In recent years, evidence from observational studies in sub-Saharan Africa has shown that circumcised men have a lower risk of acquiring HIV infection than uncircumcised men . The proposed mechanism by which the circumcised state might protect against HIV infection is twofold. First, the inner surface of the foreskin contains Langerhans cells, which have HIV receptors, and is also vulnerable to traumatic epithelial disruptions during intercourse. Second, an intact foreskin exposes a man to a greater risk of ulcerative sexually transmitted infections, which in themselves are a risk factor for HIV acquisition. The evidence that circumcision may protect against HIV infection is now considered strong enough that trials evaluating the efficacy of circumcision as part of an HIV prevention package have been advocated .
Almost all of the literature suggesting that circumcision protects against HIV infection in men has been conducted in heterosexual individuals, mostly in developing countries . We examined the relationship between circumcision and HIV transmission in homosexual men in Sydney, Australia.
Between 1993 and 1999, we interviewed 74 homosexual men shortly after their diagnosis with newly acquired HIV infection. Men were asked to nominate an event of unprotected anal intercourse (UAI) with a serodiscordant or HIV status-unknown partner at which they believe they became HIV infected. If there was more than one such high-risk event, the interviewer selected the highest risk event as the occasion on which HIV was most likely to have been transmitted. Participants were also asked to report all instances of UAI in the 6 months before seroconversion. We hypothesized that if the presence of a foreskin was important in HIV transmission, then those men who were infected by insertive UAI would be more likely to be uncircumcised than those infected by receptive UAI.
Sixty-three men nominated an event of UAI as their highest risk activity. After clarification of the most likely high-risk event by the interviewer, the highest risk practice reported was insertive UAI in 11 men, and receptive UAI in 52. Of the 11 men in whom insertive UAI was deemed the most likely mode of HIV transmission, all but one reported no receptive UAI in the 6 months before seroconversion (one reported receptive UAI with a single regular partner who was definitely HIV negative). Overall, 20 men were uncircumcised (27%). There was no association between circumcision and reporting insertive UAI as the highest risk practice (odds ratio 0.89, 95% confidence interval 0.18–5.98, see Table 1). Of the additional 11 men who denied UAI as the event that they believed led to their infection, eight also denied having had UAI in the previous 6 months. Of these eight, three were uncircumcised (38%).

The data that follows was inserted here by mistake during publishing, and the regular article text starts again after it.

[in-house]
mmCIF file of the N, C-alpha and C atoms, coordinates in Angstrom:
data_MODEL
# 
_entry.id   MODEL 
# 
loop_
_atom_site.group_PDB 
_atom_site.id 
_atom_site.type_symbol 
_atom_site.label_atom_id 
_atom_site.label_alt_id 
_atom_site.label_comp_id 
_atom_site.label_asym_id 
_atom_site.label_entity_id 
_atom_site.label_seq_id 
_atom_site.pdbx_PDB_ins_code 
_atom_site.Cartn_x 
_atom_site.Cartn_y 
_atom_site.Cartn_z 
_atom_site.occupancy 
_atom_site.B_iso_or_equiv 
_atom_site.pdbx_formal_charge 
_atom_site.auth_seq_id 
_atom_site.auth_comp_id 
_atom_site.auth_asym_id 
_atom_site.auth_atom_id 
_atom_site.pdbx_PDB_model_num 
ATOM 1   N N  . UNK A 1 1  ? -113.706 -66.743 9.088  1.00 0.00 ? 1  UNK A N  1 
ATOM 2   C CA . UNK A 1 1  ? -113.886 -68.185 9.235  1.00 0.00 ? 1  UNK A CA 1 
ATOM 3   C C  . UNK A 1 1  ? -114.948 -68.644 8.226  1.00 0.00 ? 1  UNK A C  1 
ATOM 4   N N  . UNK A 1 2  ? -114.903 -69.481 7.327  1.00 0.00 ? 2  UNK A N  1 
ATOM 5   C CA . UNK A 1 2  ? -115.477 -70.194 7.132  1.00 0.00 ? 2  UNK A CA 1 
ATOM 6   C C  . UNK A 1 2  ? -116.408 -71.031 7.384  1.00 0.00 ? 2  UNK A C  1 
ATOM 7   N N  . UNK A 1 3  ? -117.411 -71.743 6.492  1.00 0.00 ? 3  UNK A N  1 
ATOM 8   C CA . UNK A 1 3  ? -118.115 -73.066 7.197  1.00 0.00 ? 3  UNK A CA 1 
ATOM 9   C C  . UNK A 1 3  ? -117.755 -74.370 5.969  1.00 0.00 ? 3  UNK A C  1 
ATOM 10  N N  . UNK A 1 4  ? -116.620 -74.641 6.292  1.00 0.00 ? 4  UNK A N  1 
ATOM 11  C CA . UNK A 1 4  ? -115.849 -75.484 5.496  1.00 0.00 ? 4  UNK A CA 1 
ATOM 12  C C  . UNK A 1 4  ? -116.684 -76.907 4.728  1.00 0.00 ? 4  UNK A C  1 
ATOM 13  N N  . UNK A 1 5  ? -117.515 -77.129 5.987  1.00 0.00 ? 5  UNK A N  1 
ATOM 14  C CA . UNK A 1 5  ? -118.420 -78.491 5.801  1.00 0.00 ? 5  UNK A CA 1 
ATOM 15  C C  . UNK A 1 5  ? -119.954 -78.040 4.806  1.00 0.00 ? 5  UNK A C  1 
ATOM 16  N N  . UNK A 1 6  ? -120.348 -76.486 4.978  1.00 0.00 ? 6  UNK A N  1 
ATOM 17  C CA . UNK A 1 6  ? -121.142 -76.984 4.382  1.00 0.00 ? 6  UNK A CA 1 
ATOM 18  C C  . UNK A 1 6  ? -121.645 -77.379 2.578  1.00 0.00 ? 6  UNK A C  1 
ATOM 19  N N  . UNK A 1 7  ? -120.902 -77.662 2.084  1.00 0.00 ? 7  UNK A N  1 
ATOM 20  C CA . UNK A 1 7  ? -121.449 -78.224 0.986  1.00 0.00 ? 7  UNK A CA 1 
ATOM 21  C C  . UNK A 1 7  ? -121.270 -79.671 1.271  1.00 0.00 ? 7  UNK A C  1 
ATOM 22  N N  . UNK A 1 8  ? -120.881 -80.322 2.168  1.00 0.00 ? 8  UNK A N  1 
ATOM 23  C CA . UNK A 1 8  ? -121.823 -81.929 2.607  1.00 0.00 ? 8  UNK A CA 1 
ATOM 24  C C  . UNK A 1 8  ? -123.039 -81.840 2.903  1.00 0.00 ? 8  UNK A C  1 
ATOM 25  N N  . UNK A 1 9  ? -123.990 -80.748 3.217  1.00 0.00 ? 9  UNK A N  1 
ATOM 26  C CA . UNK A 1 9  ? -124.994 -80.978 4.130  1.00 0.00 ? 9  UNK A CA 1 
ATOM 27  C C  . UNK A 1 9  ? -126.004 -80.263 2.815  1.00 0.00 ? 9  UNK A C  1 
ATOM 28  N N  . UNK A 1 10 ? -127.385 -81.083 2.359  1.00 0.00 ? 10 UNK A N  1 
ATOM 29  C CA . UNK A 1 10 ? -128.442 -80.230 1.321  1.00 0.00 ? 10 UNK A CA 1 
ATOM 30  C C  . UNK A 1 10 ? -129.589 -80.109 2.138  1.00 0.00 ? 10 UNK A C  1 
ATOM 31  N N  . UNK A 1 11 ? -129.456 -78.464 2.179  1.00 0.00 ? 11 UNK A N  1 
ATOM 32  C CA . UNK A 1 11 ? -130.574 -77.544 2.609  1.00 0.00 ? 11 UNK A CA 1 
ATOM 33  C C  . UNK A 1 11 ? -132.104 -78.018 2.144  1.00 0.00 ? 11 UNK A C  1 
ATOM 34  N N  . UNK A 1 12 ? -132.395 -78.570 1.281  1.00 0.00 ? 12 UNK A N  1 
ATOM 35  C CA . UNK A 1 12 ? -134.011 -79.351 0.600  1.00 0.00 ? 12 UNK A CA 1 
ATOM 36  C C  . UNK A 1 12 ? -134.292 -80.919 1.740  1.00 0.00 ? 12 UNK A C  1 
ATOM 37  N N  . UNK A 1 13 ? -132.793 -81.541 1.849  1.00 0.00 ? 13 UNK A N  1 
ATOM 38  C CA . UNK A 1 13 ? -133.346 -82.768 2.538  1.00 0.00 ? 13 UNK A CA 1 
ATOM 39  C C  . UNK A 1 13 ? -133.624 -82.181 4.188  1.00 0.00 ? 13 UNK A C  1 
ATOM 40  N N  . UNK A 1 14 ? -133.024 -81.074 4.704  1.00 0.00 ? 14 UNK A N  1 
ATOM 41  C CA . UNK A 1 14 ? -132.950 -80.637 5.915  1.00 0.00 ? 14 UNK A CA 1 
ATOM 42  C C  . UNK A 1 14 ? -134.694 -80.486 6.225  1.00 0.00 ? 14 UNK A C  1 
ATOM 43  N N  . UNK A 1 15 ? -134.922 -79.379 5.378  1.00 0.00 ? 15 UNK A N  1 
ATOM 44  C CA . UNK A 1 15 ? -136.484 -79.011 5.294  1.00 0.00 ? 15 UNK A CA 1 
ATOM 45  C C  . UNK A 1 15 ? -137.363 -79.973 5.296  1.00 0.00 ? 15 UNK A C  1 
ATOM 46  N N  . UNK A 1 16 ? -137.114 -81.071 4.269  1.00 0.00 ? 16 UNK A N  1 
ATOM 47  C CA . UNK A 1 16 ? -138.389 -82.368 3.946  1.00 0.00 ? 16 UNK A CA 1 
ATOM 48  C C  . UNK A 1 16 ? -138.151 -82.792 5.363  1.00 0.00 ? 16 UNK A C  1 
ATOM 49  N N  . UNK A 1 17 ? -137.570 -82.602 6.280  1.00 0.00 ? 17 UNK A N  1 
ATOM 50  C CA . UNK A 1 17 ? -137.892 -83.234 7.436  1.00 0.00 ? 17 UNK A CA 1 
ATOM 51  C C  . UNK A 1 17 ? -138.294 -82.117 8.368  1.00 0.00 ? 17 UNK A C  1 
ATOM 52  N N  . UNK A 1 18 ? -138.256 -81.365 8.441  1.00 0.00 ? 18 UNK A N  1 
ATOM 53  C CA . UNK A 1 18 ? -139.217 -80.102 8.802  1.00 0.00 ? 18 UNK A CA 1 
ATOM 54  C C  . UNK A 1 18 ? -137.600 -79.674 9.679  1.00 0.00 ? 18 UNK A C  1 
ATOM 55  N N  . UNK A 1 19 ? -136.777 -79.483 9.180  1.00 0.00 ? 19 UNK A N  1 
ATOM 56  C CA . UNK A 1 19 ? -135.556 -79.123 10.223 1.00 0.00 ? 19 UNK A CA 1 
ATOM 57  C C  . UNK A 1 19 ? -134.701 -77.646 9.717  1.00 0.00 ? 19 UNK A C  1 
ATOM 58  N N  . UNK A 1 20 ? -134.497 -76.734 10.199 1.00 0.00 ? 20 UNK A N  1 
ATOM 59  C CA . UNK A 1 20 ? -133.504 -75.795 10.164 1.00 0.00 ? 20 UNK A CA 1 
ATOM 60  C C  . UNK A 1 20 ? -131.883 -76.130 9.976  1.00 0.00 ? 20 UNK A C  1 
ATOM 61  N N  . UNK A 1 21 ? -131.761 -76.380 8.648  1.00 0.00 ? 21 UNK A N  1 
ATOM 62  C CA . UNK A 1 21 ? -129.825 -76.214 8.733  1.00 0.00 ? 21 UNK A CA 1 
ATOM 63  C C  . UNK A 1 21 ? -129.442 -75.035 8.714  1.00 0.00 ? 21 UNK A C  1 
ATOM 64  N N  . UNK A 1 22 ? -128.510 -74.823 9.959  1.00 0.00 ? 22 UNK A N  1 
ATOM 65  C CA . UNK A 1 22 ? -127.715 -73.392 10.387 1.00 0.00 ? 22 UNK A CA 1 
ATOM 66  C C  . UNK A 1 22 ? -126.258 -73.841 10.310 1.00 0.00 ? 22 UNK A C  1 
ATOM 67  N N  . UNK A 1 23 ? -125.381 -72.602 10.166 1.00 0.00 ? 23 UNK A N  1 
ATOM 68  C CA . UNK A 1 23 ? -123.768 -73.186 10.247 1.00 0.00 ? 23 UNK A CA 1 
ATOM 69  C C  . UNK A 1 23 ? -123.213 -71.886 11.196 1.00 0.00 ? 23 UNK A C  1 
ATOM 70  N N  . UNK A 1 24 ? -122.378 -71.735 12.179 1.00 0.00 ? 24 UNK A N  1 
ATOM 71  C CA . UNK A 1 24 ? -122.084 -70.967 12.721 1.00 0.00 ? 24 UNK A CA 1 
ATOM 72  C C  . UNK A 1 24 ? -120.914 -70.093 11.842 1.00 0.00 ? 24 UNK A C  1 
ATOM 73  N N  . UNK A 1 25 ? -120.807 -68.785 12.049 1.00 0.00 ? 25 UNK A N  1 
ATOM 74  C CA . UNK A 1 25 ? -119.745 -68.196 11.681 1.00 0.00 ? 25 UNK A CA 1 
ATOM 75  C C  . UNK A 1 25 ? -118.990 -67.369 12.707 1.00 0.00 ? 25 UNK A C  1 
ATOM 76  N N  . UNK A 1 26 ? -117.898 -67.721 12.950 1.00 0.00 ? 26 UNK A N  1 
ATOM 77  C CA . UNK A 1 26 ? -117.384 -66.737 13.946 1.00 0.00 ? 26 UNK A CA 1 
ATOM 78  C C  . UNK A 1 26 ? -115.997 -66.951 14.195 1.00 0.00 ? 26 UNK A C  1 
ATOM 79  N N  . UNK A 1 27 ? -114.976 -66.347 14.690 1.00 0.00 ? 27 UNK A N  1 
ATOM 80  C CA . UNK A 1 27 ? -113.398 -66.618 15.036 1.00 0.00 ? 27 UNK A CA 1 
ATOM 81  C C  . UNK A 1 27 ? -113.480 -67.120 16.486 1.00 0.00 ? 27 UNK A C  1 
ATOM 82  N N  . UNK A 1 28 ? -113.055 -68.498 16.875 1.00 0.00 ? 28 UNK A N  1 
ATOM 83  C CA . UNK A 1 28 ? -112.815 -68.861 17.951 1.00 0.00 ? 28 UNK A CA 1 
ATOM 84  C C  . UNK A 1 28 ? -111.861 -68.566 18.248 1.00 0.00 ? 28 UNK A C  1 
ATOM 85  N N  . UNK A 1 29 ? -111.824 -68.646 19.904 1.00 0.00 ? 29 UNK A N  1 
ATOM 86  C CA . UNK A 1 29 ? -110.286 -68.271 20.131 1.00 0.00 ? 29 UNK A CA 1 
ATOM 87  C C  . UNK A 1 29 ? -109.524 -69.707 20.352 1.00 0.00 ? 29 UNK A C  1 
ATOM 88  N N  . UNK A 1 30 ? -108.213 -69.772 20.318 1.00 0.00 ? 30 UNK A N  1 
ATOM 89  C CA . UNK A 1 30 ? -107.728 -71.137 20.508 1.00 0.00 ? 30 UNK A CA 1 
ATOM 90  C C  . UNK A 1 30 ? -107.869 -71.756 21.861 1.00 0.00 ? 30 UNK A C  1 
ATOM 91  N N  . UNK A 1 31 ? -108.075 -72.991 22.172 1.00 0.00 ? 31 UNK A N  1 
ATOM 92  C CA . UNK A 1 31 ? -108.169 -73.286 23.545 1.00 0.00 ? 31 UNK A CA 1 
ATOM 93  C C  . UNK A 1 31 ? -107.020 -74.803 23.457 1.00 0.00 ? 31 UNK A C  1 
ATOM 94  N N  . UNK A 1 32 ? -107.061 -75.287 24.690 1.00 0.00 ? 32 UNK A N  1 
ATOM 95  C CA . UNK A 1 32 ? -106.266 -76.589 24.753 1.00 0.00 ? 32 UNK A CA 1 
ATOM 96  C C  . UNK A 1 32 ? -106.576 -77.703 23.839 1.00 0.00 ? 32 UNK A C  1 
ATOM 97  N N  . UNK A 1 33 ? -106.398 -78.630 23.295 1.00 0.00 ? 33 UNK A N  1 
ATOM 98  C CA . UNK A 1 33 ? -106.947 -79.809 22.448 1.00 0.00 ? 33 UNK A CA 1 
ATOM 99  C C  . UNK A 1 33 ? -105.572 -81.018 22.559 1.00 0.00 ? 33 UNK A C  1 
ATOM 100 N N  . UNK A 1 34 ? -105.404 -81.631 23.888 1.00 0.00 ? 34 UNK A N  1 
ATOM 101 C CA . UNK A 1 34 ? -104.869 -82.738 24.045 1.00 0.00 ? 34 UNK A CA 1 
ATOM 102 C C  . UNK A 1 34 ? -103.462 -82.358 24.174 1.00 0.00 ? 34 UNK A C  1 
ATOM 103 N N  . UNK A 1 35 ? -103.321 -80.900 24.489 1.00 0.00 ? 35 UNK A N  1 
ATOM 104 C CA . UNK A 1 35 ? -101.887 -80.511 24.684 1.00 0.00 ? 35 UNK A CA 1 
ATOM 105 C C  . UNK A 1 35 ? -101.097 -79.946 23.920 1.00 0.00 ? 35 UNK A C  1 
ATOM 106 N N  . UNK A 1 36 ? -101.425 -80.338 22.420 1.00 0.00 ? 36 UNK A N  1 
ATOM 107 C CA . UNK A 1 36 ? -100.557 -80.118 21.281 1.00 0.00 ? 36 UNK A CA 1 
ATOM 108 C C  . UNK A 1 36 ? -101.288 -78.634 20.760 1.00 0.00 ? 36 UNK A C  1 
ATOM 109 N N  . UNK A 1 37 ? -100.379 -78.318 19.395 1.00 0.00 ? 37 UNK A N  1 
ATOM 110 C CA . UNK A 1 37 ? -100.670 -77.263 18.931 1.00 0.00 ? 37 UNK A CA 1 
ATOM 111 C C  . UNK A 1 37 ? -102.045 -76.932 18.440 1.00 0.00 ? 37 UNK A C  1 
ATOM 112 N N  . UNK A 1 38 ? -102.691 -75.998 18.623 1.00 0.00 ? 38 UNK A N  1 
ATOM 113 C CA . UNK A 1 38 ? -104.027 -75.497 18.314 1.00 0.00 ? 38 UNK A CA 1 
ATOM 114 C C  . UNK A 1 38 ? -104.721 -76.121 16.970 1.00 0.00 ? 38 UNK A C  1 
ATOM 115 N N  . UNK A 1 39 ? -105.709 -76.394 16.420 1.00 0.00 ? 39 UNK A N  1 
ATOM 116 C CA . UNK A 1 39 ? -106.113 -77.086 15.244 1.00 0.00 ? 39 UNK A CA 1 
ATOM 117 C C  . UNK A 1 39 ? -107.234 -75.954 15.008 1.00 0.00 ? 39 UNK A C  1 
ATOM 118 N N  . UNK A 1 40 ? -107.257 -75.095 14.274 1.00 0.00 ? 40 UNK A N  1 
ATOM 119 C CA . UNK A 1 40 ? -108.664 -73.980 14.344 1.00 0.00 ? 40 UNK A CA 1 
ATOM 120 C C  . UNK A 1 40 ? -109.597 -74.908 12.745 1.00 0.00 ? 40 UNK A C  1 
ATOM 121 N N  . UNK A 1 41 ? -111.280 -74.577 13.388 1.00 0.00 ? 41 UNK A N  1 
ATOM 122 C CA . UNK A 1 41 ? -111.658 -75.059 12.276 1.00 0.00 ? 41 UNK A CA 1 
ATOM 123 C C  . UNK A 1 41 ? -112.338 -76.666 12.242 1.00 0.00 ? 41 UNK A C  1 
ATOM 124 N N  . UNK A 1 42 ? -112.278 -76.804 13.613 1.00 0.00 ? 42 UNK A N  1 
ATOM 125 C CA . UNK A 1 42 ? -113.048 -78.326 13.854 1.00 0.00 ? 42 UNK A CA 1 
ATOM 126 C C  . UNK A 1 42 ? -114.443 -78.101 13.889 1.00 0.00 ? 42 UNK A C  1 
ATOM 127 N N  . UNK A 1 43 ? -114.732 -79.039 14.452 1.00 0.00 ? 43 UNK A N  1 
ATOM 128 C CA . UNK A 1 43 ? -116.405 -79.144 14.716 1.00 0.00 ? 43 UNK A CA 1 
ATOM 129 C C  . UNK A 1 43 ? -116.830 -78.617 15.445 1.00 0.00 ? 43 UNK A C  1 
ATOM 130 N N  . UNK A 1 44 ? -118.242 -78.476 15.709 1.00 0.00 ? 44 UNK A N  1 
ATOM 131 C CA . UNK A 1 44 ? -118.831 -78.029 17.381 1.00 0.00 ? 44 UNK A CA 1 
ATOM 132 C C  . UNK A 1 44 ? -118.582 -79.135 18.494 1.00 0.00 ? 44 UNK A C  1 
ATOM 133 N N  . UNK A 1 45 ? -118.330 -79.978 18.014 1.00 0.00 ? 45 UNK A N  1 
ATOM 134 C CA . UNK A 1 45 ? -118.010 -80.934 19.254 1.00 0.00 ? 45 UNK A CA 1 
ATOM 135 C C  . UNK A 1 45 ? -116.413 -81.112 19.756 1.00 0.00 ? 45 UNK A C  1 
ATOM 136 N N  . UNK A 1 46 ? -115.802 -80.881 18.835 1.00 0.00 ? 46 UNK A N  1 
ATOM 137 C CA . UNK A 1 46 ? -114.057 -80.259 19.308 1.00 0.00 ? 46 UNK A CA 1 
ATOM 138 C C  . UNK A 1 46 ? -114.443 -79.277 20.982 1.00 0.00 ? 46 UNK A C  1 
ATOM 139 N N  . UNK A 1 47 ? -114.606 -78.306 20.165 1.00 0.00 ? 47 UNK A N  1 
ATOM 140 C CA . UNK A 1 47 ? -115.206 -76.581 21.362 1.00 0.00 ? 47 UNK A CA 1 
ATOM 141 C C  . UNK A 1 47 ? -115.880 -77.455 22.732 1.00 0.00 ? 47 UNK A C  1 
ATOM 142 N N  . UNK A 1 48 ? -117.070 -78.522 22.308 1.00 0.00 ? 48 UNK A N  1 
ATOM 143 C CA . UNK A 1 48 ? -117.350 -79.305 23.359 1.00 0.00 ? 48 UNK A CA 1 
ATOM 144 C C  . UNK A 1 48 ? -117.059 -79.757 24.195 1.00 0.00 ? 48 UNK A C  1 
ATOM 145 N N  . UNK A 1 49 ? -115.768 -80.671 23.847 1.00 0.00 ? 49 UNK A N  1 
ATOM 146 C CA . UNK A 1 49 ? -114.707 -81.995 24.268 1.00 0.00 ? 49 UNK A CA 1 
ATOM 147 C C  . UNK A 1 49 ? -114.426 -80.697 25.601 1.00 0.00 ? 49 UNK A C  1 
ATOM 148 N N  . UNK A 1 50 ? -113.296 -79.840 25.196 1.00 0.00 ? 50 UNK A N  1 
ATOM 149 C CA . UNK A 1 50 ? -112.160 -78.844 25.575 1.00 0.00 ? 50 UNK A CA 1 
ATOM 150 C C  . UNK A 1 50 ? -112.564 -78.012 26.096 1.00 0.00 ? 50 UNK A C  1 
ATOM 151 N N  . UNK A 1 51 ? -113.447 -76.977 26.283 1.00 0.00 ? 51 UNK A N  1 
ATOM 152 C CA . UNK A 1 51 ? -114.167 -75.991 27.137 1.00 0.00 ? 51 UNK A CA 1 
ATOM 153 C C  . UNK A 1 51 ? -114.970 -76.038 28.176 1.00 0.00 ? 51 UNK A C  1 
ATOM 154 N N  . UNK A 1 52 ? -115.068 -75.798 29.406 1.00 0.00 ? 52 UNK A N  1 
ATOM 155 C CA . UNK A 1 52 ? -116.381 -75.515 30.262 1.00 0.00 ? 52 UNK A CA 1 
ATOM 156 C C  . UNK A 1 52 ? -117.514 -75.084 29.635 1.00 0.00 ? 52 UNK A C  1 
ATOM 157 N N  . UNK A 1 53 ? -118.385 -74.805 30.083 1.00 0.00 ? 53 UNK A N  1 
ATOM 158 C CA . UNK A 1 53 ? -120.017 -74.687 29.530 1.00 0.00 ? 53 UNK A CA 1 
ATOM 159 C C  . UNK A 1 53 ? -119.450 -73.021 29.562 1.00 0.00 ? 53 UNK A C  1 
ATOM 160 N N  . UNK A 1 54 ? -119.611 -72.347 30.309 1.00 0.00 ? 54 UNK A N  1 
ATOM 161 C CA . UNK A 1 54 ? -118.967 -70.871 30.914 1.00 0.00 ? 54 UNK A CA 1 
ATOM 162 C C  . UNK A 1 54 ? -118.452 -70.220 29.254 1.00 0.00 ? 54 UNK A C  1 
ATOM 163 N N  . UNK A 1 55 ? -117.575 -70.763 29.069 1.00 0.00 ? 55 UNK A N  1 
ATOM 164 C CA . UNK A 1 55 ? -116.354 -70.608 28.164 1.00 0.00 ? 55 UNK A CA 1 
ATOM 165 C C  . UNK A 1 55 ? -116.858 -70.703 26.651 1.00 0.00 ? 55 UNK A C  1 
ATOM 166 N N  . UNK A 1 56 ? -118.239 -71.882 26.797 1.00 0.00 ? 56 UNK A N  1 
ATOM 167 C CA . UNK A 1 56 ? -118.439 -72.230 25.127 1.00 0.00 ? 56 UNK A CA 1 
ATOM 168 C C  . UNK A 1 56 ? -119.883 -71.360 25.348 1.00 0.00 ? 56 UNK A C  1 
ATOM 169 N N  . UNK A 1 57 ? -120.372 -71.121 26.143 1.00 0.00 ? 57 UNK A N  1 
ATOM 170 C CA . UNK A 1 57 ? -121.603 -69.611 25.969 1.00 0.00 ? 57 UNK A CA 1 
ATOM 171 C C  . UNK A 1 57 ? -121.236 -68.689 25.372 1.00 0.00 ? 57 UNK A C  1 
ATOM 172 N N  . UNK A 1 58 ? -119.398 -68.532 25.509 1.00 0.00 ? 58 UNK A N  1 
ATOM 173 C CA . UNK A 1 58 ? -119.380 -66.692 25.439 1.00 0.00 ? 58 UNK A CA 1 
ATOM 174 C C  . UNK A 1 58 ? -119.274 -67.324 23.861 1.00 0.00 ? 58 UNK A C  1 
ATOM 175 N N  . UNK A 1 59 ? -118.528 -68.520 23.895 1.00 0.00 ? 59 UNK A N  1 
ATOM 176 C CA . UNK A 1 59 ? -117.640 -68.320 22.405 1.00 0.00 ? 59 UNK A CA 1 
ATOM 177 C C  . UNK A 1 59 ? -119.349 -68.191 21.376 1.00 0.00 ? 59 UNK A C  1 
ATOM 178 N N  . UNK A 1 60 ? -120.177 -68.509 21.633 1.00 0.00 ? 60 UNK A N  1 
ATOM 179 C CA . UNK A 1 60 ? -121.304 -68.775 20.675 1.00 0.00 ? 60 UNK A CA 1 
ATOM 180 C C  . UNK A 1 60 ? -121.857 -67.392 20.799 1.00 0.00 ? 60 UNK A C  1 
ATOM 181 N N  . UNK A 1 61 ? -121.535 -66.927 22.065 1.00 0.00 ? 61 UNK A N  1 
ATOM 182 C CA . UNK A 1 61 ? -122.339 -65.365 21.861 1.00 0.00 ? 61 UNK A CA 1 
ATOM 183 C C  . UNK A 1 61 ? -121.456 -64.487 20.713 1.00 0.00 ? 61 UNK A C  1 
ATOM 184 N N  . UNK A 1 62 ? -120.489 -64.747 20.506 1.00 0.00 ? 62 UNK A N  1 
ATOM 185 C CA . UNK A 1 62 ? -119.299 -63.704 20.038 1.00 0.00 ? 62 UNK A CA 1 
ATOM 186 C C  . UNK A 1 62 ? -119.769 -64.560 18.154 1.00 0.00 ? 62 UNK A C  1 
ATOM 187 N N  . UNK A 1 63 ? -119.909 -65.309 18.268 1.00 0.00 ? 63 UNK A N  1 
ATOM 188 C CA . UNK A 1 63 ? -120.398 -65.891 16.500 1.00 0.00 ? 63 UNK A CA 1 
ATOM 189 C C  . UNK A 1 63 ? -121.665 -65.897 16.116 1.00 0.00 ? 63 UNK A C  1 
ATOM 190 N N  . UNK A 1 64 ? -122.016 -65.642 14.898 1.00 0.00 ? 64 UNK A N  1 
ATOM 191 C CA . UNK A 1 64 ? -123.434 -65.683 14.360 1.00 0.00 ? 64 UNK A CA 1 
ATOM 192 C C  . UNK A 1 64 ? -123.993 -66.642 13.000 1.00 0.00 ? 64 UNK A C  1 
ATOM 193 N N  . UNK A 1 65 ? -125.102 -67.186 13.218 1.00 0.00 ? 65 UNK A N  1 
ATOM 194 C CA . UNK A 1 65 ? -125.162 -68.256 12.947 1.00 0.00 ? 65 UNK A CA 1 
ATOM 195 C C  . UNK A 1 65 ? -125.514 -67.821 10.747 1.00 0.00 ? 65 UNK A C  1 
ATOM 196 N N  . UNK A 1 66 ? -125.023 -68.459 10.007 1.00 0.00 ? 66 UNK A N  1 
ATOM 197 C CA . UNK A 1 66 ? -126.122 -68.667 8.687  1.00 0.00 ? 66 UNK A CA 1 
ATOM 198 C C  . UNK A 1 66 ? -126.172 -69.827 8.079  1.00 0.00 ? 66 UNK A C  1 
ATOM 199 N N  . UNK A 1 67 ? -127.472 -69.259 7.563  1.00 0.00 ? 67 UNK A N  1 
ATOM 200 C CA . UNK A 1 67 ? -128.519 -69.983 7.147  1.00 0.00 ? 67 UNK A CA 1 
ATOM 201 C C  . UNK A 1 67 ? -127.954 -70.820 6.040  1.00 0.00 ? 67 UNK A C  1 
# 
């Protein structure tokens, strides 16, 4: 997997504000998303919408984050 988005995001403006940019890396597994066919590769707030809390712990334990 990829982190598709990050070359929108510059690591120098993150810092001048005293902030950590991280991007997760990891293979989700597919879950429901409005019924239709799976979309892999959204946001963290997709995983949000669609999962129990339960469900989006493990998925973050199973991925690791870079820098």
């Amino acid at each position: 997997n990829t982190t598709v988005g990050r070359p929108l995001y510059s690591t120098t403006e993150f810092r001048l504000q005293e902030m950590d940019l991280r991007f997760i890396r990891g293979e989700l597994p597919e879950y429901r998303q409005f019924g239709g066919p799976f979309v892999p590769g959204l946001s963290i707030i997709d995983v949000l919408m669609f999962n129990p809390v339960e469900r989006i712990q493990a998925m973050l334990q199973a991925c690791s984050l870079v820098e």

Our finding that 17% of homosexual men with newly acquired HIV infection reported insertive UAI as their highest risk activity suggests that insertive UAI is an important means of HIV transmission in this population. However, we found no association between circumcision status and infection by insertive UAI. In addition, men who had seroconverted despite no reported event of UAI were also no more likely to be uncircumcised. These data strongly suggest that the foreskin is not the main source of HIV infection in homosexual men who become infected by insertive UAI, and that other sites, such as the distal urethra, must be important in HIV infection.
The limitations of this study are that it was based on relatively small numbers, and it is possible that some men who reported receptive UAI as their highest risk behaviour may have been infected by insertive UAI. In addition, it is possible that men may have been reluctant to report an event of receptive UAI because of its perceived social unacceptability.
The relationship between circumcision and HIV risk has rarely been examined in homosexual men . A cross-sectional study  found that uncircumcised homosexual American men were more likely to have prevalent HIV infection (adjusted odds ratio 2.0, 95% confidence interval 1.0–4.0), but it was not known whether these men had been infected by insertive or receptive intercourse.
Our data showing that there is no difference in the circumcision status of men infected by receptive or insertive UAI, in a population with a circumcision prevalence of approximately 75%, suggests that circumcision is not strongly protective against HIV infection in homosexual men. Larger studies, preferably of prospective design, are needed to confirm the absence of a relationship between circumcision and HIV infection risk in gay men. In the meantime, educational messages to homosexual men should continue to emphasize that insertive anal sex is a high-risk activity for HIV transmission whether or not the insertive partner is circumcised.
Andrew E. Grulicha
John M. Kaldora
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